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You can search the entire site. or go to the recent opinions, or the chronological or subject indices. Municipality of Anchorage v. Regulatory Commission of Alaska (05/08/2009) sp-6371
Notice: This opinion is subject to correction before publication in the Pacific Reporter. Readers are requested to bring errors to the attention of the Clerk of the Appellate Courts, 303 K Street, Anchorage, Alaska 99501, phone (907) 264-0608, fax (907) 264-0878, e-mail firstname.lastname@example.org. THE SUPREME COURT OF THE STATE OF ALASKA
|MUNICIPALITY OF ANCHORAGE||)|
|d/b/a ANCHORAGE WATER &||)|
|) Supreme Court No. S- 12788|
|) Superior Court No. 3AN-05- 11721 CI|
|) O P I N I O N|
|REGULATORY COMMISSION OF||) No. 6371 - May 8, 2009|
|ALASKA, and the ATTORNEY||)|
|GENERAL FOR THE STATE OF||)|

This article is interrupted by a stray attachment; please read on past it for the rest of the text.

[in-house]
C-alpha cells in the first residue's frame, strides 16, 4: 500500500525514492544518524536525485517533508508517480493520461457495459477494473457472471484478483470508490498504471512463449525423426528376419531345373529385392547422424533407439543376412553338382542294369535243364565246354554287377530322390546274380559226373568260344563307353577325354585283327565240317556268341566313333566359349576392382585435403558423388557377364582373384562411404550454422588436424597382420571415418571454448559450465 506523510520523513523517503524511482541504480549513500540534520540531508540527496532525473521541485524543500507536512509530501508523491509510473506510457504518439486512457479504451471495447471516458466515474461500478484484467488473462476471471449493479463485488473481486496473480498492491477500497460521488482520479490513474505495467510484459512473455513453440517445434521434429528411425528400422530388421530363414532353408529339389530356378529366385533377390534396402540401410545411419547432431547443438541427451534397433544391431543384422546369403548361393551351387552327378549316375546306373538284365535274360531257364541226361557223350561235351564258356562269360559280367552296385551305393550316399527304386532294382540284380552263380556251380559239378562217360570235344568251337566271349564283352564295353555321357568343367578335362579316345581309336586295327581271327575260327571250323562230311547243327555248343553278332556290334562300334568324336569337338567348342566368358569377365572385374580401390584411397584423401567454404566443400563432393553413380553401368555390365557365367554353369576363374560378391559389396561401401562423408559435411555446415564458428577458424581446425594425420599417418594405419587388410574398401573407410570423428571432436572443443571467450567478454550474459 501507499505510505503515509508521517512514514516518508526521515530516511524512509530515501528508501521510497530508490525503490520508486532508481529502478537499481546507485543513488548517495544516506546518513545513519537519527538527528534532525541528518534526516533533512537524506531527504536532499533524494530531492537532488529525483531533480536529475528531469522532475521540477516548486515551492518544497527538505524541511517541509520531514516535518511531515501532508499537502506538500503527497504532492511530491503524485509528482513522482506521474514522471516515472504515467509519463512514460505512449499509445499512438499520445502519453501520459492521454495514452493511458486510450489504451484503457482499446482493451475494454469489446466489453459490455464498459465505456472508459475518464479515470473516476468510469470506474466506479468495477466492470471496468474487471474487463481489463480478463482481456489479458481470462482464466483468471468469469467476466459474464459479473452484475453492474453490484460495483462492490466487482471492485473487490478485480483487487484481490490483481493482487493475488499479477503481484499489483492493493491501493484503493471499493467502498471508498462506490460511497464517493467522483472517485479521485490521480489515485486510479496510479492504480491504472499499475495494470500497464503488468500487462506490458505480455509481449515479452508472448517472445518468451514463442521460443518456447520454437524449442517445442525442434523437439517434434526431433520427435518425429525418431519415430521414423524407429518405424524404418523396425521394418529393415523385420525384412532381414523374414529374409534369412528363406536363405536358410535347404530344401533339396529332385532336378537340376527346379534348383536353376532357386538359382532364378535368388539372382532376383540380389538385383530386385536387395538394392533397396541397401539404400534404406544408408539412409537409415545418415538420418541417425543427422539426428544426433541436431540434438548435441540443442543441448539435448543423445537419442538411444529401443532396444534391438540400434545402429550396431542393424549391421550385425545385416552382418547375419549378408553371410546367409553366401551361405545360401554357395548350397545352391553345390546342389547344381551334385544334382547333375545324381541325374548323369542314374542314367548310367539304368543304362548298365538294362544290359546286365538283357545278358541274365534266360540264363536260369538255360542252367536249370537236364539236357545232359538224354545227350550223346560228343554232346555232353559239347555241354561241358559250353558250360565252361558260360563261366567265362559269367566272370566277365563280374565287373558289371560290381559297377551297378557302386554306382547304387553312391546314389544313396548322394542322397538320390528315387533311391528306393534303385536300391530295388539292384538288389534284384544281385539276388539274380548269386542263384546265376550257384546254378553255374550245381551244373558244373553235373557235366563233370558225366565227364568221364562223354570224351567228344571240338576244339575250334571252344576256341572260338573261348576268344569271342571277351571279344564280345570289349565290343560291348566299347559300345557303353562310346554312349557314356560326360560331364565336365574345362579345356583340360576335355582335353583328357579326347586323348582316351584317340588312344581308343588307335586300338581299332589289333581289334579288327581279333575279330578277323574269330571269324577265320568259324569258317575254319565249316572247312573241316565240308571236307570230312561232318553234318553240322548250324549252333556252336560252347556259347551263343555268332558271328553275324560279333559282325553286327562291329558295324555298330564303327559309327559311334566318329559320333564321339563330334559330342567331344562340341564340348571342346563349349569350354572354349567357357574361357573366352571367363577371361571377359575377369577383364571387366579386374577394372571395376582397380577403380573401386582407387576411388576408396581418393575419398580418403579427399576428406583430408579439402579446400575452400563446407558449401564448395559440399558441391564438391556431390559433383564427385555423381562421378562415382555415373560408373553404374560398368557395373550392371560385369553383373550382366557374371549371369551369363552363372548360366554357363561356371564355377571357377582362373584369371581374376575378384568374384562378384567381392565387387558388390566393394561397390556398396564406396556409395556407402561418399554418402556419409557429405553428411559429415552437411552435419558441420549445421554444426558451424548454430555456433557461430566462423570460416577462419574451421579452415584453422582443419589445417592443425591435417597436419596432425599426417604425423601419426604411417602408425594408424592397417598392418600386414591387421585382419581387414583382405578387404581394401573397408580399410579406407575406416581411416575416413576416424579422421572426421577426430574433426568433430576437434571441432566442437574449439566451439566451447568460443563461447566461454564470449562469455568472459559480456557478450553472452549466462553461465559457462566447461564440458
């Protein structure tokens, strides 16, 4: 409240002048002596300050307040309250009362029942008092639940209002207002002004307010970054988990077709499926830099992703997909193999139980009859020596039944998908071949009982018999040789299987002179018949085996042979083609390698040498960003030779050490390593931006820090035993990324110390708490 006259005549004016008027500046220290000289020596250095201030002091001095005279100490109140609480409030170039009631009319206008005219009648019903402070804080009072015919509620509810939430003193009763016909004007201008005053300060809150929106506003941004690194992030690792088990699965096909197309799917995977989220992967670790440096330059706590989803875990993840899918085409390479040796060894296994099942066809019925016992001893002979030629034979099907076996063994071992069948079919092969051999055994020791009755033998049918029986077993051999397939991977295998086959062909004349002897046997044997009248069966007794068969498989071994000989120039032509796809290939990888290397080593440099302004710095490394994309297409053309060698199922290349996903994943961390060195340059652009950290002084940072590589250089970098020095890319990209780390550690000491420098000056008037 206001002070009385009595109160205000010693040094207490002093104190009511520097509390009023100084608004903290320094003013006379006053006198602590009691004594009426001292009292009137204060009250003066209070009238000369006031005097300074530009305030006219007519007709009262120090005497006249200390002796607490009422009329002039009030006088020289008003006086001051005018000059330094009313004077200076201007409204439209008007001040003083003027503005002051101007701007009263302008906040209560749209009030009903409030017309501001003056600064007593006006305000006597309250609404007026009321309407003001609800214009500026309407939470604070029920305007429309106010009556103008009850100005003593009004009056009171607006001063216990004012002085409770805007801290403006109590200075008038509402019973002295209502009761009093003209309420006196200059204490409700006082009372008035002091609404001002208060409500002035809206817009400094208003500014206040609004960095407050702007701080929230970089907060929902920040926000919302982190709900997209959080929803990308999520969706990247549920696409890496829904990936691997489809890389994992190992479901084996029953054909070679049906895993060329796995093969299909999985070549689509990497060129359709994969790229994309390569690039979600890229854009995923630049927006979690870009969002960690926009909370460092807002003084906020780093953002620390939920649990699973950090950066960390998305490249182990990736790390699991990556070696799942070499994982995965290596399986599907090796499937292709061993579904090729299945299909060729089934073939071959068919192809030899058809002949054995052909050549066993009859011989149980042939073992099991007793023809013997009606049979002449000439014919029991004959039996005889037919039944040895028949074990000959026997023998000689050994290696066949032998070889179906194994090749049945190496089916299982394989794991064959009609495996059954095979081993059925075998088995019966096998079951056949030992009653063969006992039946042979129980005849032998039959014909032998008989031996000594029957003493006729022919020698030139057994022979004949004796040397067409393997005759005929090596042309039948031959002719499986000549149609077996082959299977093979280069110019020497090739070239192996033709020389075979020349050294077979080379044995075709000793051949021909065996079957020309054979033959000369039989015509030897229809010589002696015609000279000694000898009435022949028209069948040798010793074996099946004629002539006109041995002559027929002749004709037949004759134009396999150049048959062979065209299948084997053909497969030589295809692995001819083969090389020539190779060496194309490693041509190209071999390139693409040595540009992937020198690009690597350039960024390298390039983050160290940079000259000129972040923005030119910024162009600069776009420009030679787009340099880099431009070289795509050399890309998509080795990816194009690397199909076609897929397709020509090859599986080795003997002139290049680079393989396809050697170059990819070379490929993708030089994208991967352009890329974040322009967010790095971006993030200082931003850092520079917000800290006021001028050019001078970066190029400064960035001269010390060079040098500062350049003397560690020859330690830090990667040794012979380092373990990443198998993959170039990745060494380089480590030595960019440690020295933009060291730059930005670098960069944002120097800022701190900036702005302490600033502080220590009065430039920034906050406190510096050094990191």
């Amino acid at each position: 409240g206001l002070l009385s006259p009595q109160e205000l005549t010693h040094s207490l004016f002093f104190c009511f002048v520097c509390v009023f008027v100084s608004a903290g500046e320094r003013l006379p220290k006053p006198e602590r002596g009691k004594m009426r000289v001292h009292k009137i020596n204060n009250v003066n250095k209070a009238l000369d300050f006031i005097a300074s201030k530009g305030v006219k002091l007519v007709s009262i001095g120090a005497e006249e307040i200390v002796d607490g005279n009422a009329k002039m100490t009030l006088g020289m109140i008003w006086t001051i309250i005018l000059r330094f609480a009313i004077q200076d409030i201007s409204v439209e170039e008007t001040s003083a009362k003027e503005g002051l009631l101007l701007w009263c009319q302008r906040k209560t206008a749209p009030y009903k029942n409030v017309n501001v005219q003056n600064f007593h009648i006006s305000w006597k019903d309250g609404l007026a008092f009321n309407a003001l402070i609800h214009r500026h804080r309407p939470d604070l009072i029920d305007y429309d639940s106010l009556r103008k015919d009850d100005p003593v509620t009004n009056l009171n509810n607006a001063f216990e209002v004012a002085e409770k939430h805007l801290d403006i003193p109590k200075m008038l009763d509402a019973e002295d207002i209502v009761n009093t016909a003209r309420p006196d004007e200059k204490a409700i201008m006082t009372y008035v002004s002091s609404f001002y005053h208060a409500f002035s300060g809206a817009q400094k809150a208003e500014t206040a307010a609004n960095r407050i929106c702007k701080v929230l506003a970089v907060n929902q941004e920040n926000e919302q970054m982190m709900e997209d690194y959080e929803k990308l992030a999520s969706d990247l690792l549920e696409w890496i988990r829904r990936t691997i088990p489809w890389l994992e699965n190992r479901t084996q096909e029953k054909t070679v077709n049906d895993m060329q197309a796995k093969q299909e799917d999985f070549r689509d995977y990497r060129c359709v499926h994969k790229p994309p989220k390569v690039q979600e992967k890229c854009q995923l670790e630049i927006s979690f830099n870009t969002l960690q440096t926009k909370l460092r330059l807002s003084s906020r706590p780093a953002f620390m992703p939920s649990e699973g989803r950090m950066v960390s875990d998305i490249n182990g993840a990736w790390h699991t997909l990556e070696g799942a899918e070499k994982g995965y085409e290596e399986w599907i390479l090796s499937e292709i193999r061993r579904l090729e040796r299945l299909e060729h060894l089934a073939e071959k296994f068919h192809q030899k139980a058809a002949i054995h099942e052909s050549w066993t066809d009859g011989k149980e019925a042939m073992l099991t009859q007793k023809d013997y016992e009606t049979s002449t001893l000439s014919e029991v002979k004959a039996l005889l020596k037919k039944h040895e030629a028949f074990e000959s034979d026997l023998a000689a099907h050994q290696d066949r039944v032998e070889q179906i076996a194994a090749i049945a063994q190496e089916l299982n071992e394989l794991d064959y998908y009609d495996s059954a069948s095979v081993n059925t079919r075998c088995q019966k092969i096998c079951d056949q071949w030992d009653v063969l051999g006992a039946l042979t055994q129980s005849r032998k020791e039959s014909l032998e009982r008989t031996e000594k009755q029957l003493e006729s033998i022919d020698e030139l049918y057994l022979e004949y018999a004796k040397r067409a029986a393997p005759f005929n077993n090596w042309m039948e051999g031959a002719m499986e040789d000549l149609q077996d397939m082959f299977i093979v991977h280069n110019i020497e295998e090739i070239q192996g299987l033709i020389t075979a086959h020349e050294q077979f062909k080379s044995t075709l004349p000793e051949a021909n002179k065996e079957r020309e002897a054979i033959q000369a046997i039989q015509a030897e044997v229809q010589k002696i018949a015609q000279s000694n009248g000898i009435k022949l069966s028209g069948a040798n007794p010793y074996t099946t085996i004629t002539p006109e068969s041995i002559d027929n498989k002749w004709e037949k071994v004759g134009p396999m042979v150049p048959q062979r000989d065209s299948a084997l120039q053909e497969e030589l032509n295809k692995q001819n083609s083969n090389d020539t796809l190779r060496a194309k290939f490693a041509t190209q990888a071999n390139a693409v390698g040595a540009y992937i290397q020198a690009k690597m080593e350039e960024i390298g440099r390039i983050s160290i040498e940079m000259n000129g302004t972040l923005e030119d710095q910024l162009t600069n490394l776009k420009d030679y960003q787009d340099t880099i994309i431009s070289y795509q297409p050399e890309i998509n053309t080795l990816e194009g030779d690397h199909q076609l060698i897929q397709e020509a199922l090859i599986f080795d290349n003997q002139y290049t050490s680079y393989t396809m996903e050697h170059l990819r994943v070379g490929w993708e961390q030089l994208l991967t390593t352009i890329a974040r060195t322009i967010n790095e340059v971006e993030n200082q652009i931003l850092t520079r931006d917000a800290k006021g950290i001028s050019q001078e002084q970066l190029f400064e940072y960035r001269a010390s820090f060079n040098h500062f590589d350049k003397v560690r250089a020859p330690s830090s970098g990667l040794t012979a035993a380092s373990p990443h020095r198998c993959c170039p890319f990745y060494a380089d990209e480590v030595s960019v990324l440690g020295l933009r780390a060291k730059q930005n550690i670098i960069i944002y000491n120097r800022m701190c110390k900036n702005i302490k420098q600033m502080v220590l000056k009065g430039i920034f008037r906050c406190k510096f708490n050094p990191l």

Appeal from the Superior Court of the State of Alaska, Third Judicial District, Anchorage, Honorable Philip R. Volland, Judge. Appearances: Heather H. Grahame, Dorsey & Whitney LLP and James N. Reeves, Municipal Attorney, Anchorage, for Appellant. Robert Stoller, Assistant Attorney General, and Steve DeVries, Assistant Attorney General, Anchorage, Talis J. Colberg, Attorney General, Juneau, for Appellees. Before: Fabe, Chief Justice, Matthews, Eastaugh, Carpeneti, and Winfree, Justices. WINFREE, Justice. I. INTRODUCTION The Municipality of Anchorage , doing business as Anchorage Water and Wastewater Utility (AWWU), operates a public utility providing water and sewage services in Anchorage. Because AWWU is a regulated utility, the Regulatory Commission of Alaska (RCA) must approve any rate changes AWWU proposes.1 In 2003 the Municipality changed its regulations regarding payment in lieu of property taxes, and in 2004 AWWU applied for a rate change to cover the increased costs. RCA denied approval of AWWUs proposed rate increases. The superior court affirmed RCAs decision on intermediate appeal. Because there is no reasonable basis in the record for RCAs ruling, we reverse the superior courts decision and remand for further proceedings by RCA. II. FACTS AND PROCEEDINGS A. Rate-Setting Background Setting the rates a utility may charge its customers is a two-step process. RCA first determines a utilitys revenue requirement, the amount of annual revenue a regulated utility needs to pay its operating expenses and to generate a reasonable return on investment.2 RCA then determines the rates a utility may charge to generate that amount of revenue.3 When calculating the revenue requirement, property taxes are accounted for as operating expenses.4 Property taxes fund municipal services such as police and fire protection. Public utilities benefit from these municipal services but do not pay property taxes. A municipality may require public utilities to make payments in lieu of property taxes to contribute to the cost of municipal services. Reasonably calculated payments in lieu of taxes are also considered operating expenses when calculating the revenue requirement.5 RCA closely scrutinizes such payments as transactions between affiliated interests.6 B. Facts In 1976 the Municipality passed an ordinance requiring its public utilities to make a payment in lieu of taxes known as a Municipality Utilities Service Assessment (MUSA). The MUSA payment was calculated as a percentage of the assessed value of utility assets, called plant. There are two categories of plant: non-contributed plant is acquired at some cost to a utility; contributed plant is donated or acquired through grants from federal, state, or private sources, requiring no initial investment of capital by the utility. Under the 1976 ordinance the assessed value of both contributed and non-contributed plant was used to calculate the MUSA payment. From 1976 to 1987 RCAs predecessor, the Alaska Public Utilities Commission (APUC), approved the Municipalitys MUSA charges as legitimate operating expenses for AWWUs component utilities.7 In other words, APUC set AWWUs rates at a level that allowed AWWU to recoup the MUSA payment cost.8 In 1988 the Municipality changed its MUSA ordinance. The 1988 ordinance provided for a MUSA payment based on (1) a percentage of the assessed value of only non-contributed plant and (2) a gross receipts tax (similar to a sales tax). APUC allowed the non-contributed plant assessment portion of the MUSA payment to be computed in AWWUs revenue requirement, but determined that the gross receipts tax portion of payment functioned not as an operating expense, but rather as a dividend to the Municipality.9 Dividends, unlike operating expenses, are not recoverable from consumers through utility rate adjustments.10 APUC thus prohibited AWWU from increasing utility rates to recover any gross receipts tax payments to the Municipality.11 The Municipality apparently understood this to mean it could not collect the gross receipts tax from AWWU, and never did so. From 1988 to 2003 AWWU made a MUSA payment to the Municipality based only on the assessed value of non-contributed plant. Under that arrangement AWWU made substantially smaller MUSA payments than it would have if either (1) the 1976 ordinance had remained in effect or (2) the 1988 ordinance had gone into effect with the gross receipts tax component included. In 2003 the Municipality passed an ordinance reinstating the 1976-1987 method of MUSA calculations that is, MUSA payments were again to be based on the assessed value of both contributed and non-contributed plant. The Municipality claimed the change was necessary to address AWWUs substantial underpayments from 1988 to 2003. C. Proceedings In 2004 AWWU filed a request with RCA to raise its revenue requirement, and therefore its utility rates; about six million dollars of the request was intended to cover its increased MUSA payment to the Municipality. By statute RCA must ensure that public utility rates are just and reasonable,12 and in 2005 RCA decided that allowing AWWU to increase its rates to cover the larger MUSA payment would be unjust and unreasonable. RCA gave three reasons for its decision. First, RCA stated that two APUC decisions from 1989 required denial of AWWUs request. In the Tariff Provisions case APUC ruled that the costs of excess capacity plant plant not actually being used to provide utility services could not be recovered from consumers through utility charges.13 In the Reasonableness of the MUSA case APUC approved as reasonable the non-contributed plant portion of the Municipalitys 1988 MUSA.14 RCA interpreted these two decisions as controlling precedents requiring rejection of AWWUs current rate change request. Second, RCA rejected AWWUs argument that including MUSA payments on contributed plant in AWWUs revenue requirement was reasonable because the MUSA payment is analogous to private utilities payments of property taxes on contributed plant. RCA implied but did not explicitly find that AWWU had failed to prove that private utilities actually pay taxes to the Municipality on contributed plant. Third, RCA stated that because the proposed rate increase would not be accompanied by increased utility services, it bears the characteristics of a dividend to the Municipality. In other words RCA viewed AWWUs increased MUSA payment to the Municipality not as a legitimate business expense, but rather as an unwarranted transfer of money to the Municipality from AWWU and ultimately from consumers paying higher utility rates. AWWU appealed RCAs decision to the superior court. In June 2007 the superior court affirmed RCAs decision, applying the reasonable basis standard of review and determining that each of RCAs three rationales was reasonable. AWWU now appeals the superior courts decision. III. STANDARD OF REVIEW When the superior court acts as an intermediate court of appeal in an administrative matter, we independently review and directly scrutinize the merits of the [agencys] decision without giving deference to the superior courts decision.15 We apply a deferential reasonable basis standard to conclusions of law involving the agencys expertise, specialized knowledge, or fundamental policy.16 Otherwise conclusions of law are reviewed under the substitution of judgment standard, and we adopt the rule of law that is most persuasive in light of precedent, reason, and policy. 17 IV. DISCUSSION A. RCAs Interpretation of APUC Decisions Even assuming an agencys interpretation of its own prior decisions involves the agencys expertise, specialized knowledge, or fundamental policy considerations, RCAs conclusion that the two 1989 APUC decisions were binding precedents requiring the denial of AWWUs rate increase request fails the deferential reasonable basis standard. Both decisions involved factual circumstances facially distinct from AWWUs current request. The validity of a MUSA payment on contributed plant was not an issue before APUC in either of those decisions. The Tariff Provisions decision involved excess capacity plant, or plant not actually being used to provide consumers utility services.18 APUC determined that the utility should not be able to recover the cost of acquiring excess assets that are not used and useful.19 AWWUs current request involves MUSA payments for plant that is used and useful, not for excess plant. The Reasonableness of the MUSA decision concerned the Municipalitys 1988 changes to MUSA calculations.20 The Municipality changed the MUSA from a payment based on valuations of both contributed and non-contributed plant to a payment based only on the value of non-contributed plant, plus a tax on gross receipts.21 APUC approved the calculation change that excluded contributed plant, but rejected the gross receipts payment as unreasonable.22 APUC determined that a MUSA payment calculated on the value of non-contributed plant is reasonable, but that determination did not necessarily imply that a MUSA payment calculated partly on contributed plant would be unreasonable. RCAs decision conflated those two separate conclusions and ignored APUCs prior approval of MUSA payments based on both contributed and non-contributed plant. The 1989 APUC decisions are not binding precedents controlling the determination of AWWUs current rate request, and in fact have no bearing on the rate request at all. RCAs reliance on them to deny AWWUs current rate request was therefore unreasonable. B. RCAs Rejection of AWWUs Tax Equity Rationale In its Reasonableness of the MUSA decision APUC noted that although a MUSA payment was not calculated exactly the same as the property tax payments by private utilities, there is no requirement that the two types of utilities be treated identically.23 But the decision also noted that address[ing] a potential inequity . . . between Municipal and private utilities weighed in favor of a change in MUSA calculation.24 In other words tax equity may be a ground for finding a rate increase reasonable, but increased rates may still be reasonable even without a tax equity rationale. AWWU presented records of two utility companies and a letter from a third, all purporting to show that property taxes are assessed on private utilities property, whether contributed or non-contributed. AWWUs evidence was countered by confidential records appearing to show that the Municipality allowed two private utility companies to exclude contributed plant from their tax assessments.25 RCA did not address the factual evidence submitted by the parties. Without deciding whether private utilities pay taxes on contributed plant, or whether an increased MUSA payment would result in more equity between private utilities and AWWU, RCA rejected the tax equity argument because the Municipality and AWWU had argued for the exclusion of contributed plant while defending the 1988 MUSA ordinance, also on tax equity grounds. However RCA ignored the fact that the 1988 MUSA ordinance also contained a gross receipts tax component, which APUC rejected. The Municipalitys position on the current MUSAs potential to further tax equity is therefore not necessarily inconsistent with its position on the 1988 MUSA. We observe that private utilities must pay property taxes on their contributed plant. Article IX, section 4 of the Alaska Constitution states that tax exemptions may be granted by general law.26 The legislature has limited municipal authority to exempt property from local taxes by listing classes of property which must or may be exempted.27 Donated property is not one of those classes.28 The Anchorage Municipal Code likewise does not exempt donated property from taxation.29 Because RCA inappropriately relied on the arguments from the 1988 MUSA modification rather than acknowledging the statutory requirements for taxation and addressing the merits of the Municipalitys and AWWUs tax equity arguments, we hold RCAs decision lacked a reasonable basis. C. RCAs Determination that the Increased MUSA Bears the Characteristics of a Dividend RCA noted that AWWU was proposing a significant rate increase to pay for the higher MUSA and concluded that because the increase in the MUSA payment was not accompanied by provision of more municipal services, the MUSA had the characteristics of a dividend not recoverable through consumer rates. RCAs language implies that an increase in MUSA is not justified without a commensurate increase in the provision of municipal services. That standard problematically leaves no room for a municipality to rectify a MUSA that is set too low or, by extension, to establish a MUSA for the first time. It is plausible that the Municipality is attempting to rectify fifteen years of insufficient MUSA payments. RCA made no explicit findings and apparently did not consider whether AWWUs MUSA payments actually were insufficient to defray the reasonable costs of municipal services from 1988 to 2003 or whether the MUSA payments during that period were significantly lower than taxes paid by private utilities. RCA may properly conclude that AWWUs increased MUSA obligations are like a dividend and may not be funded by an increase in utility rates.30 But RCA acted unreasonably in calling the increased MUSA a dividend without making factual findings to support that conclusion, especially in light of the fact that APUC had approved the same MUSA formula for eleven years after it was first instituted in 1976. V. CONCLUSION Because RCA: (1) unreasonably believed that its decision was controlled by 1989 APUC precedents; (2) unreasonably failed to consider applicable tax law and evidence on whether private utilities pay property taxes on contributed plant; and (3) unreasonably concluded without sufficient factual findings that the proposed 2003 MUSA payment had the characteristics of a dividend, we hold RCAs denial of AWWUs rate request lacked a reasonable basis. We therefore REVERSE the superior courts decision affirming RCAs denial of AWWUs request for a rate increase. We REMAND for RCA to conduct further proceedings and make a determination on the merits of the reasonableness of AWWUs proposed rate increase. _______________________________ 1 AS 42.05.141(1). 2 AS 42.05.141(a)(1)-(3); Re Alaska Elec. Light & Power Co., 4 A.P.U.C. 352, 353 (Alaska Pub. Util. Commn 1982) (Docket U- 81-44, Order No. 5). 3 Re Alaska Elec. Light & Power Co., 4 A.P.U.C. at 353-54 (Docket U-81-44, Order No. 5 at 2-3). 4 Id. at 354; Charles F. Phillips, Jr., The Regulation of Public Utilities 259-260 (Public Utilities Reports, Inc. 1993). 5 See, e.g., Re Mun. of Anchorage d/b/a Anchorage Tel. Util., 2 A.P.U.C. 22, 24-28 (Alaska Pub. Util. Commn 1977) (Docket U-76-6, Order No. 12 at 3, 6). 6 Re Filing of Tariff Provisions, Mun. of Anchorage d/b/a Anchorage Tel. Util., (hereinafter Tariff Provisions) Docket U-88- 18, Order No. 14 at 46 (Alaska Pub. Util. Commn 1989) (citing AS 42.05.511(c)). In the instant case, RCA described the standard: We are required to closely scrutinize affiliated interest transactions with utilities to ensure that ratepayers are not charged a greater amount [than] had the utility engaged in an arms length transaction. In this case, we are evaluating an even closer relationship; one where the taxing authority and the utilities are one and the same. The Municipality argues AS 42.05.511(c) does not apply in this context. 7 See, e.g., Re Mun. of Anchorage d/b/a Anchorage Sewer Util., 7 A.P.U.C. 490, 500 (Alaska Pub. Util. Commn 1986) (Docket U-83-100, Order No. 25 at 10). 8 When we refer to APUC or RCA as approving a MUSA, we mean it in the sense used here that the MUSA paid by a utility to the municipality is an operating expense included in that utilitys revenue requirement. A MUSA payment not approved by RCA, and therefore not recouped by the utility through its rate charges, would effectively reduce the utilitys return on investment. 9 Re Investigation of the Reasonableness of the Mun. Util. Serv. Assessment, (hereinafter Reasonableness) Docket U-89- 1, Order No.2 at 6-7 (Alaska Pub. Util. Commn 1989). 10 Id. 11 Id. 12 AS 42.05.381(a); AS 42.05.431(a). 13 Tariff Provisions, supra note 9, at 4. 14 Reasonableness, supra note 9, at 4. 15 Alyeska Pipeline Serv. Co. v. DeShong, 77 P.3d 1227, 1231 (Alaska 2003) (citing DeYonge v. NANA/Marriott, 1 P.3d 90, 94 (Alaska 2000); Tesoro Alaska Petroleum Co. v. Kenai Pipe Line Co., 746 P.2d 896, 903 (Alaska 1987)). 16 Rose v. Comml Fisheries Entry Commn, 647 P.2d 154, 161 (Alaska 1982); see also Jager v. State, 537 P.2d 1100, 1107-08 (Alaska 1975) (applying reasonable basis standard of review to APUCs decision not to investigate a complaint of rate discrimination in gas utilitys rate schedule). 17 Alyeska Pipeline Serv. Co., 77 P.3d at 1231 (quoting Guin v. Ha, 591 P.2d 1281, 1284 n.6 (Alaska 1979)). 18 Tariff Provisions, supra note 9 at 7-13. 19 Id. at 9. 20 Reasonableness, supra note 9 at 2. 21 Id. 22 Id. at 4-7. 23 Id. at 4. 24 Id. at 4-5. 25 We say appearing to show because some pages contained handwritten adjustments, and because ownership of the contributed plant was disputed or unclear. 26 According to article XII, section 11, by law means by the Alaska Legislature. 27 AS 29.45.030, .050.; see also Anchorage Mun. Code 12.15.010 (providing that real property not exempt under the constitution or laws of the state or the ordinances of the municipality is subject to taxation). 28 See AS 29.45.030, .050. 29 Anchorage Mun. Code 12.15.010, .015. 30 See Reasonableness, supra note 9 at 6-7.